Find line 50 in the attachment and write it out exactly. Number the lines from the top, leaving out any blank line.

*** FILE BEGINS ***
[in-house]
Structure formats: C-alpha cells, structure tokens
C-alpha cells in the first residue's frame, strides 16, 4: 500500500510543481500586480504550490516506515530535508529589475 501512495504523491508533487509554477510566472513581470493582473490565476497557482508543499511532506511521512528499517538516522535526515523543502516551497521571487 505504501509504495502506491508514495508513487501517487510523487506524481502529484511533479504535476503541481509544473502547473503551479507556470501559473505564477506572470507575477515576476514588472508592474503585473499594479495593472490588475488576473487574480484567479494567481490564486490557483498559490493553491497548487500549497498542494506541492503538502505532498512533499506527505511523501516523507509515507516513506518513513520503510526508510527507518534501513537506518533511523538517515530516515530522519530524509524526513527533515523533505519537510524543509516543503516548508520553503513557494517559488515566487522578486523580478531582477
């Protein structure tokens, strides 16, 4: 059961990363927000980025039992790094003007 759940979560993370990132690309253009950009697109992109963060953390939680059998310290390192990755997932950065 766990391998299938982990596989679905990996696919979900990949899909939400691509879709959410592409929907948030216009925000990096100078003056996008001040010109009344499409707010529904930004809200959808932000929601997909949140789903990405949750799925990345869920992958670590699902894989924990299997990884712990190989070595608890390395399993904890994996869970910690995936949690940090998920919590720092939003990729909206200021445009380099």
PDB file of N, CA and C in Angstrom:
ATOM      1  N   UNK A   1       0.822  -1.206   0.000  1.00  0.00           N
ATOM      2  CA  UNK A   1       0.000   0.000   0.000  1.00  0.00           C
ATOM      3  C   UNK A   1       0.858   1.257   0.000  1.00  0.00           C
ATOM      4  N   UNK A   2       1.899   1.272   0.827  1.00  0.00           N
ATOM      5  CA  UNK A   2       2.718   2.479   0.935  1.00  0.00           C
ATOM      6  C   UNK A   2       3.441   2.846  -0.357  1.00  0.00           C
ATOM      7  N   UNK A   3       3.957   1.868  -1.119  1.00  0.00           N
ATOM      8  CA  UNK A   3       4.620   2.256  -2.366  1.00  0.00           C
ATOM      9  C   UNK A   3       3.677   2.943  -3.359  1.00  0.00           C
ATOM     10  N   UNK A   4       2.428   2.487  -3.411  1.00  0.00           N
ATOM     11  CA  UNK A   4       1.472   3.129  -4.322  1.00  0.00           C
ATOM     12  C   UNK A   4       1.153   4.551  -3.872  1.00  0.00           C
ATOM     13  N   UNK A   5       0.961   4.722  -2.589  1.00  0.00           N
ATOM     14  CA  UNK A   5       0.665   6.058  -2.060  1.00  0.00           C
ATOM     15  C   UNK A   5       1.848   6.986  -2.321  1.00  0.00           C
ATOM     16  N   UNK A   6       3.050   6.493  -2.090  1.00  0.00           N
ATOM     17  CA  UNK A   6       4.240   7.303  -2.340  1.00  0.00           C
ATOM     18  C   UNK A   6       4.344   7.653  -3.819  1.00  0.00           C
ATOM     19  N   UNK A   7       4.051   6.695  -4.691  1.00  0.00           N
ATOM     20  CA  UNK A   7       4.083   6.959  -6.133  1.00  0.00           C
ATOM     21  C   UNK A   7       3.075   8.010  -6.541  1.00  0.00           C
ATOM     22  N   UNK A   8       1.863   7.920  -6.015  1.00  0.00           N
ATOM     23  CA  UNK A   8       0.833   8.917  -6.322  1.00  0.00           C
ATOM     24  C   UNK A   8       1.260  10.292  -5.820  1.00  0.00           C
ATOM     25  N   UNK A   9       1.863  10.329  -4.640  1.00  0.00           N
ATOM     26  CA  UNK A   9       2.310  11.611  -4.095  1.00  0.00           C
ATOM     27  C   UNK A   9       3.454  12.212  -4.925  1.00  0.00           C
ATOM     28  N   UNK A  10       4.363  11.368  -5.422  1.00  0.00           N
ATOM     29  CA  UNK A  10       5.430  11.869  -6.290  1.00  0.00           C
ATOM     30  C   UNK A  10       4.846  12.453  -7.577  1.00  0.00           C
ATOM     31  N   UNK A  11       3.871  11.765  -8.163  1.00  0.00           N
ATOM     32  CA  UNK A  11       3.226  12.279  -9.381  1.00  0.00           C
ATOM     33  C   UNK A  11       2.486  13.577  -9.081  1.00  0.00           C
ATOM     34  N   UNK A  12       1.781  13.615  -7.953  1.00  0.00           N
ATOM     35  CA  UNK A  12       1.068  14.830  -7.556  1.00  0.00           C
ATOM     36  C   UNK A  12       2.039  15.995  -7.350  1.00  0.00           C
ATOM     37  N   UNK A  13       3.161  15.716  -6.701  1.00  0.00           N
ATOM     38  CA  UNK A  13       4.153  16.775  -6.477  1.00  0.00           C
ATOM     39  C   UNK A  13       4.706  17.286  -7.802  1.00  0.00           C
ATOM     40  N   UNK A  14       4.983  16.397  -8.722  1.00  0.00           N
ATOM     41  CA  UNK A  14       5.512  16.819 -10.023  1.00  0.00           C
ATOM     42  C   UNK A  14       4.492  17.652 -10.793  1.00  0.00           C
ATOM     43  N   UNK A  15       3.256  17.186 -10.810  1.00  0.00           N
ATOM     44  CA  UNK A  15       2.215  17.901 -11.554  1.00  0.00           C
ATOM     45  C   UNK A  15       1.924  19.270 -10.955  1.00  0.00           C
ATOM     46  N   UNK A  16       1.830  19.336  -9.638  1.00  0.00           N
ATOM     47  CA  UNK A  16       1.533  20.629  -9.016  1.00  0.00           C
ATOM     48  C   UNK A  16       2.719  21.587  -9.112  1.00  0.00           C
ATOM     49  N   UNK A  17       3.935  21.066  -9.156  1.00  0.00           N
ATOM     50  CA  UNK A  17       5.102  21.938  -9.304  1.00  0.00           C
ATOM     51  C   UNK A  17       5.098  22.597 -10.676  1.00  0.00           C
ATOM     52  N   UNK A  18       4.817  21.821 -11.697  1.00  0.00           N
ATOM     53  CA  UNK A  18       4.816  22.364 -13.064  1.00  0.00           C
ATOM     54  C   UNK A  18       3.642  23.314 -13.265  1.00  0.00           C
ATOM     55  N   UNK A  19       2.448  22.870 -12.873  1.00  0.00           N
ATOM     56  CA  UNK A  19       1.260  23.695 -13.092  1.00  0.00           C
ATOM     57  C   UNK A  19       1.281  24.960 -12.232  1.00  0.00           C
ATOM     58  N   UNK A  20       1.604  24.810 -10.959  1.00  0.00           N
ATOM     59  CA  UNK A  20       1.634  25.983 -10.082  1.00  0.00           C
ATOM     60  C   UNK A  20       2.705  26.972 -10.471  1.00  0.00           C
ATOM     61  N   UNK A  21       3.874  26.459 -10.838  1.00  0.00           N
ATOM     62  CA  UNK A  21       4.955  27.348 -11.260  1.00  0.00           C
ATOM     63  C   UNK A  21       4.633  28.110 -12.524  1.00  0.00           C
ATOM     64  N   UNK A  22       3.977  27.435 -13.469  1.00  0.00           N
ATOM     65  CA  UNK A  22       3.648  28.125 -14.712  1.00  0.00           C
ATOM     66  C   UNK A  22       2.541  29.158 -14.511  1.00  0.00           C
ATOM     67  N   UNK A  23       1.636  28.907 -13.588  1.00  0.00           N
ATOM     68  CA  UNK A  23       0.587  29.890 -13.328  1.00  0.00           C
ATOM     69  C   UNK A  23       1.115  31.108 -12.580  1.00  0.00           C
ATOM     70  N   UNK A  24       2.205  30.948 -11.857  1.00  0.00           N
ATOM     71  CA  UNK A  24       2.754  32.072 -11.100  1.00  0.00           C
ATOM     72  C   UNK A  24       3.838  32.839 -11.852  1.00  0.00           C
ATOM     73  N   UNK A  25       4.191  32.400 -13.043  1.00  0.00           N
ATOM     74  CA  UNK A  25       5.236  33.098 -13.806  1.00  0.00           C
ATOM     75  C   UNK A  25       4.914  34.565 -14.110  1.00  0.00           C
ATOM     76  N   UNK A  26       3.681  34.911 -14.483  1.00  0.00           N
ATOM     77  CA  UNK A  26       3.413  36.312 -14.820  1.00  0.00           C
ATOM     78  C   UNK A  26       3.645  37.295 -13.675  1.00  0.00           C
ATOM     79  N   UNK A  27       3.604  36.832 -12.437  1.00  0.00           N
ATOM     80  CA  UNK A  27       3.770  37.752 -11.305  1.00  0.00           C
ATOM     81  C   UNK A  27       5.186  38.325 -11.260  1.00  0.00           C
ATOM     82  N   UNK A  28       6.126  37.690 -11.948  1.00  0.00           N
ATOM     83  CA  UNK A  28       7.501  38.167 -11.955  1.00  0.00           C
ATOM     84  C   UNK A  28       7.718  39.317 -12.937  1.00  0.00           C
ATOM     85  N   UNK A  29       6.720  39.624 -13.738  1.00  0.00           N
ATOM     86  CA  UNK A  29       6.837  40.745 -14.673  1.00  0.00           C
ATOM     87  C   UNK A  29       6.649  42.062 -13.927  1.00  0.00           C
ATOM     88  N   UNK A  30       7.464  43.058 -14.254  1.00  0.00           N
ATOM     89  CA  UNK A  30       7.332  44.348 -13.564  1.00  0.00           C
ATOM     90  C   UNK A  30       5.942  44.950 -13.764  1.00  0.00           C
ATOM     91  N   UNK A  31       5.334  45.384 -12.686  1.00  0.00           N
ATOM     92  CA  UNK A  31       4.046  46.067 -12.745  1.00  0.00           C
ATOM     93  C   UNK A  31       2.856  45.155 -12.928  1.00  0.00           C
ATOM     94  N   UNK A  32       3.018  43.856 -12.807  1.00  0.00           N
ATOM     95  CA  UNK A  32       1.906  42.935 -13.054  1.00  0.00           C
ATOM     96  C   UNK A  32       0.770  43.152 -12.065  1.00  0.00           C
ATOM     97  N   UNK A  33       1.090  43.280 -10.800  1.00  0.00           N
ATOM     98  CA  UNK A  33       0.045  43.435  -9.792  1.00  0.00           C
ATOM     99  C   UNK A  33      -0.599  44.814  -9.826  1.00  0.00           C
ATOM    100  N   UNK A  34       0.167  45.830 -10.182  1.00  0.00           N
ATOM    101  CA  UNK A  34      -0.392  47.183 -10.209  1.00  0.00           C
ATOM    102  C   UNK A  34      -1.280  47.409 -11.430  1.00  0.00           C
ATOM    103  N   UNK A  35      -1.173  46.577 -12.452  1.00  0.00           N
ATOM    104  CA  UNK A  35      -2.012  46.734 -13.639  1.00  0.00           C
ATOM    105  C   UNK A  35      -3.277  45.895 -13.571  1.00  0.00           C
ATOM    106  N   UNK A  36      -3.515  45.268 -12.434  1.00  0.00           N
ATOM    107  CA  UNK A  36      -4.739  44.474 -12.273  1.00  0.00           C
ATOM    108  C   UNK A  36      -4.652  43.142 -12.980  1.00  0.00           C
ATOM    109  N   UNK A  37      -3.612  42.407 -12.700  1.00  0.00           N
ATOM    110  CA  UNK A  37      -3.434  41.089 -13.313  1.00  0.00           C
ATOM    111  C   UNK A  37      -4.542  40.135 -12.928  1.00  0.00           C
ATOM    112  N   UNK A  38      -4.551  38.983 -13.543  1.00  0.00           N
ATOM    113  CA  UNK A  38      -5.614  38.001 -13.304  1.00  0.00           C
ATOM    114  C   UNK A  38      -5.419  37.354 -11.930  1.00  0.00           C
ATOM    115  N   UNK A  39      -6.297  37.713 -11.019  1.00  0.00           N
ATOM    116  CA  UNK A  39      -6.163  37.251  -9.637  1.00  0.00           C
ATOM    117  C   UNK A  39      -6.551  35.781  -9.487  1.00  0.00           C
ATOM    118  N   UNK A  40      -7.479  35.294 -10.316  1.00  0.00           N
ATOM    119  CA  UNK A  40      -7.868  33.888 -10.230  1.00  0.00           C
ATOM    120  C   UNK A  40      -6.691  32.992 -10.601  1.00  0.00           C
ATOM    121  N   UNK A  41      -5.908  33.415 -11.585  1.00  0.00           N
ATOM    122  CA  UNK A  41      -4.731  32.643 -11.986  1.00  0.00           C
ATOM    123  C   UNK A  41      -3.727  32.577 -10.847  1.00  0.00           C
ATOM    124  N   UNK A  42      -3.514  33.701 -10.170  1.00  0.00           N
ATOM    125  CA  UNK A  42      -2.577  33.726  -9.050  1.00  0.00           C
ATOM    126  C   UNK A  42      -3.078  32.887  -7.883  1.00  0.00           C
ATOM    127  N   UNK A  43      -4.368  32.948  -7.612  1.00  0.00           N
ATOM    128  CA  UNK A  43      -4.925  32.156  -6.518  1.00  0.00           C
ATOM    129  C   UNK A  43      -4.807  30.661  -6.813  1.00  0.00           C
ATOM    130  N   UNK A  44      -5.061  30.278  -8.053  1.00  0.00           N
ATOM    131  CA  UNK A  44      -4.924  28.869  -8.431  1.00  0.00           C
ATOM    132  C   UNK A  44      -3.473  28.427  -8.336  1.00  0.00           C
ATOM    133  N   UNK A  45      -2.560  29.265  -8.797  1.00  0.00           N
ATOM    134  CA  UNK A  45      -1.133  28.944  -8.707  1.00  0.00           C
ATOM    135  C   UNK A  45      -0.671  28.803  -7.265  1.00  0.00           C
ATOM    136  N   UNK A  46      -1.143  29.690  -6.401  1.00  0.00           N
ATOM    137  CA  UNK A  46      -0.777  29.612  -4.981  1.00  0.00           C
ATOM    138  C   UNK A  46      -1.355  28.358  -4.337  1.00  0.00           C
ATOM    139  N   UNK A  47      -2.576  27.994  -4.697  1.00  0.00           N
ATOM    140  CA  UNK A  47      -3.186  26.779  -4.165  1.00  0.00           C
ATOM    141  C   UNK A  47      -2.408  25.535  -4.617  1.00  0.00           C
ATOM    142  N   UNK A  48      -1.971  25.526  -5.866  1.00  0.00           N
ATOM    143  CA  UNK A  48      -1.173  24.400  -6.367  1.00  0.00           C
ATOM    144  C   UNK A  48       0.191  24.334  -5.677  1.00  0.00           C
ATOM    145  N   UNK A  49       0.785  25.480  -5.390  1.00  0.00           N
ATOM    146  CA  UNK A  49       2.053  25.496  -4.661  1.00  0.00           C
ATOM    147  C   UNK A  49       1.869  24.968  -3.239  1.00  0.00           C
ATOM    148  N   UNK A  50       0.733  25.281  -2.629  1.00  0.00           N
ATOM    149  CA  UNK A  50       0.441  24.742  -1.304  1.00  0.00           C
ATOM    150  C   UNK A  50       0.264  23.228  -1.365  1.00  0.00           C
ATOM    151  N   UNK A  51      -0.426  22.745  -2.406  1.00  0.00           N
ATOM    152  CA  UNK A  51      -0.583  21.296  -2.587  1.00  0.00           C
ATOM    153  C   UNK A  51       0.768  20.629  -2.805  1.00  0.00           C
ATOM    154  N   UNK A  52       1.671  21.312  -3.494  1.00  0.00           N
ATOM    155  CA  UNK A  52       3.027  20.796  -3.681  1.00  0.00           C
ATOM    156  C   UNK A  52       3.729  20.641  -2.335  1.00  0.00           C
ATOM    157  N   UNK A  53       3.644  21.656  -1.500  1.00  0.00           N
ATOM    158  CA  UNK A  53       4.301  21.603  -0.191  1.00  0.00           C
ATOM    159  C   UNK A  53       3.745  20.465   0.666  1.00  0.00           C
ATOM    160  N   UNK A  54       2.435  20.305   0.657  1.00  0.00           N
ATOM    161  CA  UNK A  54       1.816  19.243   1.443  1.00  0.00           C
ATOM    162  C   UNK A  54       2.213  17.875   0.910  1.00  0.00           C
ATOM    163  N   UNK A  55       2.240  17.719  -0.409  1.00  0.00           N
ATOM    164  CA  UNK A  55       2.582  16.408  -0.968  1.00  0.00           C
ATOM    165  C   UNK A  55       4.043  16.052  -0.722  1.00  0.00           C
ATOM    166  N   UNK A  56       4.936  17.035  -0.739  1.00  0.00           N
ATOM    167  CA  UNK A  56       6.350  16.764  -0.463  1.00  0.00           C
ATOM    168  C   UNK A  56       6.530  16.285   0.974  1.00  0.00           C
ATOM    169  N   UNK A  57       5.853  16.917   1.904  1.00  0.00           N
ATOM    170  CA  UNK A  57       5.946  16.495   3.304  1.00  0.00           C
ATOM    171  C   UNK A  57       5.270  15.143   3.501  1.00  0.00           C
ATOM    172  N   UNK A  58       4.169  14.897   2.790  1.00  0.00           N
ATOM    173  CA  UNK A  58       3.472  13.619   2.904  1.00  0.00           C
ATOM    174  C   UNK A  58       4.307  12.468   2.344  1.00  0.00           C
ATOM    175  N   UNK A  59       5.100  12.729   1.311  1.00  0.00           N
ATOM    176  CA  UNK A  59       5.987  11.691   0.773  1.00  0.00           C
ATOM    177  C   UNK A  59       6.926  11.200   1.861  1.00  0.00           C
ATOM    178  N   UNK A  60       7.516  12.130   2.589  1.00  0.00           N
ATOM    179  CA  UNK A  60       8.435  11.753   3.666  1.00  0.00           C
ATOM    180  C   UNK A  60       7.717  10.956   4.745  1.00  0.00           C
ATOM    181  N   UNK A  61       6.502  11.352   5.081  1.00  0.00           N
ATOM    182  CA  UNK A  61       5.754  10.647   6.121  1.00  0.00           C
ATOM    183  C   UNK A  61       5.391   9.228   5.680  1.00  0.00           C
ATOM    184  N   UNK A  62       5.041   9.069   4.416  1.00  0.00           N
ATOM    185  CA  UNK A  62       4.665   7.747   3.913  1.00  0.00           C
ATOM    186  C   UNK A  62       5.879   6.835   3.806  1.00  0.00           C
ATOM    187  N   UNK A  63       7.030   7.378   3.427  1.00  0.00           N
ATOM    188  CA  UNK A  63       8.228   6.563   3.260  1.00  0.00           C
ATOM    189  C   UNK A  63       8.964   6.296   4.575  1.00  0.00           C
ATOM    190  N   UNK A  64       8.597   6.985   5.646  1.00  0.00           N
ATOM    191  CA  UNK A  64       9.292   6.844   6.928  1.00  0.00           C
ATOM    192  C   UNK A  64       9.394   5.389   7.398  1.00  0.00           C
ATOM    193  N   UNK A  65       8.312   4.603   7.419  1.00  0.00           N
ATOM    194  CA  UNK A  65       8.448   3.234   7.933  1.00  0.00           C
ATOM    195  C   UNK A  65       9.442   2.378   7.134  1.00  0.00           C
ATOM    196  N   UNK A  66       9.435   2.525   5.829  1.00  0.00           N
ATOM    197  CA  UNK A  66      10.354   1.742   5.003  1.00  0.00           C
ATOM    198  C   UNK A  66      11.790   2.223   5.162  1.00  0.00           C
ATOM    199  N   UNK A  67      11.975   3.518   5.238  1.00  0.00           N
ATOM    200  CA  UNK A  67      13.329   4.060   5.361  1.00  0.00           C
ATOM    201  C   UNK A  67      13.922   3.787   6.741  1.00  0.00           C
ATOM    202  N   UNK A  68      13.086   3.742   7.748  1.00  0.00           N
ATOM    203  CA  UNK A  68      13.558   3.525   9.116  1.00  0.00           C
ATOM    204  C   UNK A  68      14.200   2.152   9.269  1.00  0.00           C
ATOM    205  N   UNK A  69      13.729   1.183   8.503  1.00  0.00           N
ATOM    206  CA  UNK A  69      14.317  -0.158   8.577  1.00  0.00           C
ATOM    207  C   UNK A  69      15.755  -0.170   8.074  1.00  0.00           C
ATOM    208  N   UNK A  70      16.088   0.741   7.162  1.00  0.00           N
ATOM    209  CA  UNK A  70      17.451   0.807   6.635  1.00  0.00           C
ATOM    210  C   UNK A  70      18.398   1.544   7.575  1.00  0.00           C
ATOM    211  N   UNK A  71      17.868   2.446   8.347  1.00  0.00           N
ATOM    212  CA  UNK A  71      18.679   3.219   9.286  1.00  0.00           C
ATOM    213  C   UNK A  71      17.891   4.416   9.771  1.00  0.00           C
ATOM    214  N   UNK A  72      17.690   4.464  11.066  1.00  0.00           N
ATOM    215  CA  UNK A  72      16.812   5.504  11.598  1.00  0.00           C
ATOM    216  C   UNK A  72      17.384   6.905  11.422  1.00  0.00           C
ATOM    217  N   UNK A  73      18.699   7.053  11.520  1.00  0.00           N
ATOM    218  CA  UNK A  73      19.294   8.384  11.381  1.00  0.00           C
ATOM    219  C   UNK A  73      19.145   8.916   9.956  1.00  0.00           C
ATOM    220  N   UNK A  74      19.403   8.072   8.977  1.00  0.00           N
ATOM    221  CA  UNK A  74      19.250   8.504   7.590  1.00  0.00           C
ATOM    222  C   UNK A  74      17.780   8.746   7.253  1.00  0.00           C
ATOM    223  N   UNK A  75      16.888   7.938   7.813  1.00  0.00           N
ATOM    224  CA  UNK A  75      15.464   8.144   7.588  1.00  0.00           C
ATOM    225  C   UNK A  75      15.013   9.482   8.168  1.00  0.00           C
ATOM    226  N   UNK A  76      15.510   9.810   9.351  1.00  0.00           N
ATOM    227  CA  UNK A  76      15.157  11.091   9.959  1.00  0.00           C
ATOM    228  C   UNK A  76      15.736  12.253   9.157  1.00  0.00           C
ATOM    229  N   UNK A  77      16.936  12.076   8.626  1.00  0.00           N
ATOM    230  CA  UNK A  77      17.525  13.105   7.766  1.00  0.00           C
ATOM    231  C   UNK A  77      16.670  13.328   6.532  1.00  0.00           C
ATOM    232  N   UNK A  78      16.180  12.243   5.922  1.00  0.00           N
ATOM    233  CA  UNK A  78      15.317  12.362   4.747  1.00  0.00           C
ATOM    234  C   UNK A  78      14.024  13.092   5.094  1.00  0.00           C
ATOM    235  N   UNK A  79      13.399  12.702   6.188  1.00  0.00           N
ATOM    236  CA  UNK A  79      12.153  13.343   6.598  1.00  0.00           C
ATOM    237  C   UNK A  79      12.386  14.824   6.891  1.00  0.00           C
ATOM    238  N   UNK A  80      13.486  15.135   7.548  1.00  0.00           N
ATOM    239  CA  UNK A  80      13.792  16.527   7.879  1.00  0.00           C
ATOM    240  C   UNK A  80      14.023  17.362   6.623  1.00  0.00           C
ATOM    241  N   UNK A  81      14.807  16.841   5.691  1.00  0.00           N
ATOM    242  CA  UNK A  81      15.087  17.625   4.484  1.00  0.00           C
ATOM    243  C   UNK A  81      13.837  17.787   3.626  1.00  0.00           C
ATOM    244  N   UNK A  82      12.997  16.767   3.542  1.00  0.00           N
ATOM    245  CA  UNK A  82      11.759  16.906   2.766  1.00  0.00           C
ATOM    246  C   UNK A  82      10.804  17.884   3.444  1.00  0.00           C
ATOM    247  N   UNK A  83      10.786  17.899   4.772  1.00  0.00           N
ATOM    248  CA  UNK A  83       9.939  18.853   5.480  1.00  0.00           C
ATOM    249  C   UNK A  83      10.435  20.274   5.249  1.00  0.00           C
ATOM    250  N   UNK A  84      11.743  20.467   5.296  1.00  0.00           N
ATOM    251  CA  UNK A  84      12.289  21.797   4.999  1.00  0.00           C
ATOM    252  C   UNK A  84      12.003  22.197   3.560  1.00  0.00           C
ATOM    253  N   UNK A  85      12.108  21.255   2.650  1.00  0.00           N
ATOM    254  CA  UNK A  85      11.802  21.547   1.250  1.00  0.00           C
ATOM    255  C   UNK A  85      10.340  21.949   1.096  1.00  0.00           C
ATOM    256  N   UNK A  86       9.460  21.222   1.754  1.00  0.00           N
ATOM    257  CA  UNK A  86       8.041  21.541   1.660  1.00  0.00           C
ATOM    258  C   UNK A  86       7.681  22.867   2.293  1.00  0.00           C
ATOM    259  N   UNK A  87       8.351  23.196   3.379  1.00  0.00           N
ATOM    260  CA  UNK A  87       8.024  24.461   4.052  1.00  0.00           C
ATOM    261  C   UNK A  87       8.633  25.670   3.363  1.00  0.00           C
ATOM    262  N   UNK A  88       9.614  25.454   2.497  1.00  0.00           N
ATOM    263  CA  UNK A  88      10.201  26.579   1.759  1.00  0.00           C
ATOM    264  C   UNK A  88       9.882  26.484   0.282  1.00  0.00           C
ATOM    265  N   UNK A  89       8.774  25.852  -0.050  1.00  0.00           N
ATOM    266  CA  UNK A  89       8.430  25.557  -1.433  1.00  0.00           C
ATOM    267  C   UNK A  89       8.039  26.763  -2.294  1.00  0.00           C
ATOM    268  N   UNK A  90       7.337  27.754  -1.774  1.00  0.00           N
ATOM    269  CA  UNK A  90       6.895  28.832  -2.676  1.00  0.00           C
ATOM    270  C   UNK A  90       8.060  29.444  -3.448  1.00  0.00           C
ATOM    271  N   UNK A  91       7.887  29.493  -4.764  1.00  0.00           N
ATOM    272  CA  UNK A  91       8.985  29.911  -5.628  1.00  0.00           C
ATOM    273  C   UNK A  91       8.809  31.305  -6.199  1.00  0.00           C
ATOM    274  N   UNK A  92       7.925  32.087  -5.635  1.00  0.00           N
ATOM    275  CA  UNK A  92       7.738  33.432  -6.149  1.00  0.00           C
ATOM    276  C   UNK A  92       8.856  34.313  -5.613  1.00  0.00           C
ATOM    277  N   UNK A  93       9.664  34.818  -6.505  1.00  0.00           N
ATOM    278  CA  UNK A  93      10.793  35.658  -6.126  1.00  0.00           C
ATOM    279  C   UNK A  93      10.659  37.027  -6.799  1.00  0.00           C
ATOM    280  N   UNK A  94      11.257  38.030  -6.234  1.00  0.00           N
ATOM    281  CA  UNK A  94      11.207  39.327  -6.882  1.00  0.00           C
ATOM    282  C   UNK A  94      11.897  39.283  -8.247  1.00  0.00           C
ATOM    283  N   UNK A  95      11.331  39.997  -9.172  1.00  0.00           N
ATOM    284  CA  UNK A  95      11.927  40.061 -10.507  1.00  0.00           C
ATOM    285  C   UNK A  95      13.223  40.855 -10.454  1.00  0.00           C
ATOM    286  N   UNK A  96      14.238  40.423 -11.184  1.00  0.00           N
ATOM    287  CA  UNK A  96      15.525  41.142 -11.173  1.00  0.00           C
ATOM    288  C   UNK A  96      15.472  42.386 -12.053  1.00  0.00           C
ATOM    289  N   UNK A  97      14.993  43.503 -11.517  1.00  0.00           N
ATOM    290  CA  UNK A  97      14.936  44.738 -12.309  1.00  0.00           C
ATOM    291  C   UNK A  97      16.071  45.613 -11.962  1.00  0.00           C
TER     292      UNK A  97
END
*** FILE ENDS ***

ATOM     45  C   UNK A  15       1.924  19.270 -10.955  1.00  0.00           C